Thursday, August 18, 2011

The Game's The Thing: Why We Play Rehash

The basic question for this thing is: “What do players get out of this?”
I’ve gone over this before, but I’ve both given it additional thought and read over a number of quality essays on the subject.

Players, to varying degrees, like Interacting with a setting and other players, participating in a Story (either of a character or a larger setting), and Accomplishing something.

Story is a player’s interest in playing a part in an epic story or a role. A character wants to participate in a fantastic setting and become immersed in it. It includes both simple escapism and a more complicated desire to be something instead of just being something else. Players who want to roleplay something very different from themselves, see where the storyteller’s narrative is progressing, and interact with the environment as a real person might, irrationally or no.

While I have gone on before about the digital brass ring, a sense of accomplishment is something that’s all-too-rare in the real world. Being able to do something and when it’s over feel like you’ve done something is rewarding. A player who wants accomplishment will often engineer their character to be potent within the game and to act in unambiguously effective ways. Whether that’s a typical power gamer cutting through a hack and slash game or a character fashioning unbelievable devices from existing sci-fi contraptions in a setting, some players game because they want to feel like they’ve changed something after the dice have quit rolling for the night.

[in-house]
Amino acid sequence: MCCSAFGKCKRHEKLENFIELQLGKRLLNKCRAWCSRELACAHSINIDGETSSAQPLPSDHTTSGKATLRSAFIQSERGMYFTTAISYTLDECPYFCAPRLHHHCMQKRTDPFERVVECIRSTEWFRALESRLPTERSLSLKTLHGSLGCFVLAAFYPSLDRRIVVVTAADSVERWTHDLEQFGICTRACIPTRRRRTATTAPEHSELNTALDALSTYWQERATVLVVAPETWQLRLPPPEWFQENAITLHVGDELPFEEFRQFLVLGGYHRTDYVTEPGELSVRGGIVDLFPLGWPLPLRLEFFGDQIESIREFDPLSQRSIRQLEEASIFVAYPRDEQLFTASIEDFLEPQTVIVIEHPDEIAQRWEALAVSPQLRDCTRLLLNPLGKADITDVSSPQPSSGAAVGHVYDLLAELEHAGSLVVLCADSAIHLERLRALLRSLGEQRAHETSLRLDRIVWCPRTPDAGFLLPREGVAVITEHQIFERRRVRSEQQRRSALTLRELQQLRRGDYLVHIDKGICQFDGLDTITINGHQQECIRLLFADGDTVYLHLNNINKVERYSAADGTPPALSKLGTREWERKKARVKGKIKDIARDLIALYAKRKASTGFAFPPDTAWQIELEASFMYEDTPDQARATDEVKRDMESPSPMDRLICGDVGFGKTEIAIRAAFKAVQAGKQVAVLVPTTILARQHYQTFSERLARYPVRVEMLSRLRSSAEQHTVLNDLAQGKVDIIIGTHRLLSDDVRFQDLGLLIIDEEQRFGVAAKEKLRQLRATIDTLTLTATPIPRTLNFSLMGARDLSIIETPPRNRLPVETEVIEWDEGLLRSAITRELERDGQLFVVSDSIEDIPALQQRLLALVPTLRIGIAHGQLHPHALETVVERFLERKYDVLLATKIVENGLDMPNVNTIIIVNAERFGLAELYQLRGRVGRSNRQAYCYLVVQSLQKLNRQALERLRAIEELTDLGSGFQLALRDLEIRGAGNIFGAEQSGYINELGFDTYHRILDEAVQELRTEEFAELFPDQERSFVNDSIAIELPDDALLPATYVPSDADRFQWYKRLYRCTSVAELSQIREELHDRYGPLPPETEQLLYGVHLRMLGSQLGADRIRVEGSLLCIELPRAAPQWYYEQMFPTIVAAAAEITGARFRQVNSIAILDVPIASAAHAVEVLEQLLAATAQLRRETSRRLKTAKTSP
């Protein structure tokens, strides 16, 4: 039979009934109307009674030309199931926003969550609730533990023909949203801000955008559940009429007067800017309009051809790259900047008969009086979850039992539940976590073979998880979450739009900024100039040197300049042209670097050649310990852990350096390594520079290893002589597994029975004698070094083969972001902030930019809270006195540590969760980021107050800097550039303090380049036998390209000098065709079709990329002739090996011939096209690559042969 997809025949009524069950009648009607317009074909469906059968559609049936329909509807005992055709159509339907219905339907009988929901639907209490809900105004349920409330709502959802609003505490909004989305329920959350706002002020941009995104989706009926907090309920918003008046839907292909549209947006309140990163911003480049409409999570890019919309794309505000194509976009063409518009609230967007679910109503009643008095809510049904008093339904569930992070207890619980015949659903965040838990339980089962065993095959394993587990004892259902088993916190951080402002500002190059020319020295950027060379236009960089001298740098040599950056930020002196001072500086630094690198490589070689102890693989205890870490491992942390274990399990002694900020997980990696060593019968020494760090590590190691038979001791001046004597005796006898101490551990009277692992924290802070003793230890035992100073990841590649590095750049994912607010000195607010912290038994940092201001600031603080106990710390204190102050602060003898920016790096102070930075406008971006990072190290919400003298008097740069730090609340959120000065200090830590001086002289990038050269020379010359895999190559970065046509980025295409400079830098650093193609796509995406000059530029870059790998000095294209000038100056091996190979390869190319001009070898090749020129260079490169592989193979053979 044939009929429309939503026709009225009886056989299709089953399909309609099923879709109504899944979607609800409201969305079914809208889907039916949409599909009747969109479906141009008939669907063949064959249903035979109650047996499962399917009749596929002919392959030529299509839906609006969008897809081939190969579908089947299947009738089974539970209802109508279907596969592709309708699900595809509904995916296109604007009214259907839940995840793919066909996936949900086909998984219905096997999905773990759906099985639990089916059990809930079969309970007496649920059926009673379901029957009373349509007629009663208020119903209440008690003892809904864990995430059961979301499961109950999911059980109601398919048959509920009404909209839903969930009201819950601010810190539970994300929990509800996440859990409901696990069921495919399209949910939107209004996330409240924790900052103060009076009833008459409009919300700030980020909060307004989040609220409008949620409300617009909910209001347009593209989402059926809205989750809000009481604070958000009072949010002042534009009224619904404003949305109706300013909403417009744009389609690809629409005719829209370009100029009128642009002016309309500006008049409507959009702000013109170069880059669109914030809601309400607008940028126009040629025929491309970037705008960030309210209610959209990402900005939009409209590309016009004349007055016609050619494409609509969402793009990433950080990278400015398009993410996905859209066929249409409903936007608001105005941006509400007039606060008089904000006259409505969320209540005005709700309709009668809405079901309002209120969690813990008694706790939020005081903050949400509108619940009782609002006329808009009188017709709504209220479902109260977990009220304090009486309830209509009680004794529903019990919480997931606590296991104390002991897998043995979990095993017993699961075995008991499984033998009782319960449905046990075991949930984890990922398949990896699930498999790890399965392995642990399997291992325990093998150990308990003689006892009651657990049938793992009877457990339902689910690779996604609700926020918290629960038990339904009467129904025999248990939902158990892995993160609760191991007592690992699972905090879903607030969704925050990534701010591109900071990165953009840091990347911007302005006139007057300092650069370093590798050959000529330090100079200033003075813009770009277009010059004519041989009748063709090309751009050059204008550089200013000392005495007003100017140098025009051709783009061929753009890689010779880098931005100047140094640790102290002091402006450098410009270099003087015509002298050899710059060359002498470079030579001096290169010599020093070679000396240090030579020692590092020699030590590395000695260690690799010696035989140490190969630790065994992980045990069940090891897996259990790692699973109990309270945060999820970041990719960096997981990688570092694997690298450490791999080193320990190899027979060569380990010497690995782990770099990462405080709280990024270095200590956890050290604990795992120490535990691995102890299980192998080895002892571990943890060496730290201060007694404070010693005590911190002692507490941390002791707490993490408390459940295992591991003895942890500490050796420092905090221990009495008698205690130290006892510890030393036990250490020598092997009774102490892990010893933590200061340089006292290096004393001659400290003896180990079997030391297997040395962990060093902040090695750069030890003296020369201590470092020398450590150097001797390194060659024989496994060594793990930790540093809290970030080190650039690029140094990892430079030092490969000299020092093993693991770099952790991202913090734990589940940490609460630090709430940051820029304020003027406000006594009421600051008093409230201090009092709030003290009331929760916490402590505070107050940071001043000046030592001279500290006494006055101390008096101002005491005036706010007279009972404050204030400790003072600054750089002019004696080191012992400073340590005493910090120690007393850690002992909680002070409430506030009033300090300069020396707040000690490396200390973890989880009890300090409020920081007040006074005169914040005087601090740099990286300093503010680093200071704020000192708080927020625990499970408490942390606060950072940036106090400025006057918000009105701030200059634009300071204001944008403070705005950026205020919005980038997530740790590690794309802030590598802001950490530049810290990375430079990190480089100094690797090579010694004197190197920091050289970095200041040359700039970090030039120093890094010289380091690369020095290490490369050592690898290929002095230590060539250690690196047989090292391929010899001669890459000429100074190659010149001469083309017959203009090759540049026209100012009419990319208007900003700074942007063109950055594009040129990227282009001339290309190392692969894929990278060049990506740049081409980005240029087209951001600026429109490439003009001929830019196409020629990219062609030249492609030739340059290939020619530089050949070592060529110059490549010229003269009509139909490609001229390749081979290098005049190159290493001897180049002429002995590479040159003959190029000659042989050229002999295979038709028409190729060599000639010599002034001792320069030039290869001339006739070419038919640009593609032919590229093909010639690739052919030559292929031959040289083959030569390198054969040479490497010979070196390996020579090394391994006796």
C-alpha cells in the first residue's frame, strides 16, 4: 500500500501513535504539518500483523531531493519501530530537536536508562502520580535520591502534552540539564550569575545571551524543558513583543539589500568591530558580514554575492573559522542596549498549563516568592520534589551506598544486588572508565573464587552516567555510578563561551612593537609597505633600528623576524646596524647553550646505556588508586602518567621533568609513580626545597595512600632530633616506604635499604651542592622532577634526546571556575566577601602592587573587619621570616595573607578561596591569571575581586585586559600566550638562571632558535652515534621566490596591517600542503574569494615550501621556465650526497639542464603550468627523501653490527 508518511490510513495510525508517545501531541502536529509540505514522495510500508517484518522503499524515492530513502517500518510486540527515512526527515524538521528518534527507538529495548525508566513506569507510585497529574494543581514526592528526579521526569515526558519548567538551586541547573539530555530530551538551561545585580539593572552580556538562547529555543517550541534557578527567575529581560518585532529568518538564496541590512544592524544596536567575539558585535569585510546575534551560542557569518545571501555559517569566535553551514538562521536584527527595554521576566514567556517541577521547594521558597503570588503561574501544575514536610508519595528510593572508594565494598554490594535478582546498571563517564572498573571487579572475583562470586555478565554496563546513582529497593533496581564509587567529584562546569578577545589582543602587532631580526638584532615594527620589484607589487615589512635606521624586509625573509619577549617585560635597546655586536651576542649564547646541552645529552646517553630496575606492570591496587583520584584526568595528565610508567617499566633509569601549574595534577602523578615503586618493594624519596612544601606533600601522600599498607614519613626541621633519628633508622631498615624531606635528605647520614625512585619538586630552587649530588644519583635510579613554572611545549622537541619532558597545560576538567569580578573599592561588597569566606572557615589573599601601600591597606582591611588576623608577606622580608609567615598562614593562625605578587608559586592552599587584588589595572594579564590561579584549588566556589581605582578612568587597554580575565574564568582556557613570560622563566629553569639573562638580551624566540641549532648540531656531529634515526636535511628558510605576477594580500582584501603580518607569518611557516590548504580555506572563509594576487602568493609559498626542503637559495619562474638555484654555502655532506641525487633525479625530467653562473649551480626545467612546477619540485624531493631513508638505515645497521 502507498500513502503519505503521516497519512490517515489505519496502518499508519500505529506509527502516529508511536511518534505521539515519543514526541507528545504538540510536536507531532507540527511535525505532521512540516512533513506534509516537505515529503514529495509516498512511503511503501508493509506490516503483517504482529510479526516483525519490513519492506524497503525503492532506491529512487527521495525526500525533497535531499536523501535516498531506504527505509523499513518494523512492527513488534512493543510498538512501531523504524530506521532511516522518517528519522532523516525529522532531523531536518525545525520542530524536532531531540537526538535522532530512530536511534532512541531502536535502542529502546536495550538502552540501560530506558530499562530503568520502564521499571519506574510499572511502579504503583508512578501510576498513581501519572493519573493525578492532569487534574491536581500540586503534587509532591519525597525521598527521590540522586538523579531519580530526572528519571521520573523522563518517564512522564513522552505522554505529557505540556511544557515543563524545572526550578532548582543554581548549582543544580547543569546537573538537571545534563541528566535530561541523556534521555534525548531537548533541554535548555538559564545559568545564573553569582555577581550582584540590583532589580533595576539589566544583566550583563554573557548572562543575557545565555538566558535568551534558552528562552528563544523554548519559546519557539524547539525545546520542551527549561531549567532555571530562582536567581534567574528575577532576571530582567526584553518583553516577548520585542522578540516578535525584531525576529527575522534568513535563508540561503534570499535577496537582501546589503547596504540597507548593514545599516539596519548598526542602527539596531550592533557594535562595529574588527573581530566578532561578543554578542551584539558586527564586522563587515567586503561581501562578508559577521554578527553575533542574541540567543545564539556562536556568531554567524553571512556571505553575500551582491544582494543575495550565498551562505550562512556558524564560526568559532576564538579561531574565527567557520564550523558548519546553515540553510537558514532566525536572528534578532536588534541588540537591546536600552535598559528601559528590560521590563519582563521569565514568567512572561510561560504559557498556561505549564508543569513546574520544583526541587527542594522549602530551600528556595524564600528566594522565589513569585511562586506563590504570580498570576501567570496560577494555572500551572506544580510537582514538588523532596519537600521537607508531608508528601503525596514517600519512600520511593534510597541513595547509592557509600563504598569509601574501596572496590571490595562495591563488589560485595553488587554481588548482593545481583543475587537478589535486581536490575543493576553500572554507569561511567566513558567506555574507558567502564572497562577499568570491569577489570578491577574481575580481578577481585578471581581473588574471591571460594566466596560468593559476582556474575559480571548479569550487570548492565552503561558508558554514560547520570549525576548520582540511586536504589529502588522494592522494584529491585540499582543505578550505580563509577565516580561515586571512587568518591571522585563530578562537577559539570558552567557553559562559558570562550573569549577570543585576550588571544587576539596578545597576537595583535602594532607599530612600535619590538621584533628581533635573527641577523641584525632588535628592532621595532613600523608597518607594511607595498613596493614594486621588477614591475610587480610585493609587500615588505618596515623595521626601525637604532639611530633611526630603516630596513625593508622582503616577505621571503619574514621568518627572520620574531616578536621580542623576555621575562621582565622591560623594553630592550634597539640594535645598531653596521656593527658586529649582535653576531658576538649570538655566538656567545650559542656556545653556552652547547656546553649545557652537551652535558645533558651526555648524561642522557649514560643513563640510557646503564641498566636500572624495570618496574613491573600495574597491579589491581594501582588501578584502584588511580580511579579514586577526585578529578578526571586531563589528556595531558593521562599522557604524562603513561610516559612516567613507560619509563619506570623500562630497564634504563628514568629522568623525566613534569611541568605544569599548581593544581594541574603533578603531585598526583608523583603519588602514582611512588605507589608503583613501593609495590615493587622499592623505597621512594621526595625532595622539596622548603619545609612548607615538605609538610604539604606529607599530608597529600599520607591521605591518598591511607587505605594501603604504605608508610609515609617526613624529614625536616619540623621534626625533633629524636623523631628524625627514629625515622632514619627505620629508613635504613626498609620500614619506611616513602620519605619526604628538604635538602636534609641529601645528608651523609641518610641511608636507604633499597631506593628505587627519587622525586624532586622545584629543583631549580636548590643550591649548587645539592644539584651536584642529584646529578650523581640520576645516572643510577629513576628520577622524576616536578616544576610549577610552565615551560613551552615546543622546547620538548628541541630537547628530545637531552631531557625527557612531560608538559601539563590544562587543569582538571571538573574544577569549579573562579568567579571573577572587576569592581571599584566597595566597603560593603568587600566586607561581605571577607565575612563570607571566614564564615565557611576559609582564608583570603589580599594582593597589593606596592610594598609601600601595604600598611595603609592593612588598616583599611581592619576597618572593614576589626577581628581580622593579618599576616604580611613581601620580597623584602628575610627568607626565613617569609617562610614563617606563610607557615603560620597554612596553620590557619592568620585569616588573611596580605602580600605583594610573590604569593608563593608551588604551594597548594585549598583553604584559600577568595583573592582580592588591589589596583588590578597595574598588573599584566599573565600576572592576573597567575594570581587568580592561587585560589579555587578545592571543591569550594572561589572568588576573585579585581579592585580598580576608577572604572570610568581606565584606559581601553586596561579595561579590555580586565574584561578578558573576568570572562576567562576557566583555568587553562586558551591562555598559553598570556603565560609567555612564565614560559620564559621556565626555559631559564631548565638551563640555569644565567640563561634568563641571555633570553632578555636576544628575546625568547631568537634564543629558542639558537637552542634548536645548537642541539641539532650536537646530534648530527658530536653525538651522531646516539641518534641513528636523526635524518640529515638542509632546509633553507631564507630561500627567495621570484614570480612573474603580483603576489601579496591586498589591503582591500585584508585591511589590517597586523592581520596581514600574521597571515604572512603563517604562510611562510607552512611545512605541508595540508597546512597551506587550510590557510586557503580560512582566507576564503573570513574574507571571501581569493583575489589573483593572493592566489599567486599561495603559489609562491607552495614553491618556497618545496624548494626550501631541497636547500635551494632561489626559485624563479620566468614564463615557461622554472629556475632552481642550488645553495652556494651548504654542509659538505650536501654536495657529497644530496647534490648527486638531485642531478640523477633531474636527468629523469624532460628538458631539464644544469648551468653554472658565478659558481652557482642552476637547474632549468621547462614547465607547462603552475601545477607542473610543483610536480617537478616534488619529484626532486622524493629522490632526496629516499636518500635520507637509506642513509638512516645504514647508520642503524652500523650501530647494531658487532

The desire to interact lies somewhere between, but not quite between story and accomplishment. A player may want to play a character who knocks over set pieces of the setting with frequency and still allows a player to explore a different character and a story. A player may also want a character who is ill-fated, but talented. They perform amazing feats, but have poor decisions that lead them to ruin; the player takes the character from the heights of their ability and roleplays them down to the very bottom. These two characters combine story and accomplishment, but they aren’t necessarily about interaction.

Interaction involves poking the setting to see what it will do. It involves combining special abilities that the game designers never considered combining. A player seeking interaction may just be there to hang with friends, may incite violence and rash actions in-game, or may even want to explore the nooks and crannies of a setting. Interactive players are by far the most taxing on a storyteller, but when they’re paying attention, they’re the most involved in the setting and the system, and thusly, the most treasured.

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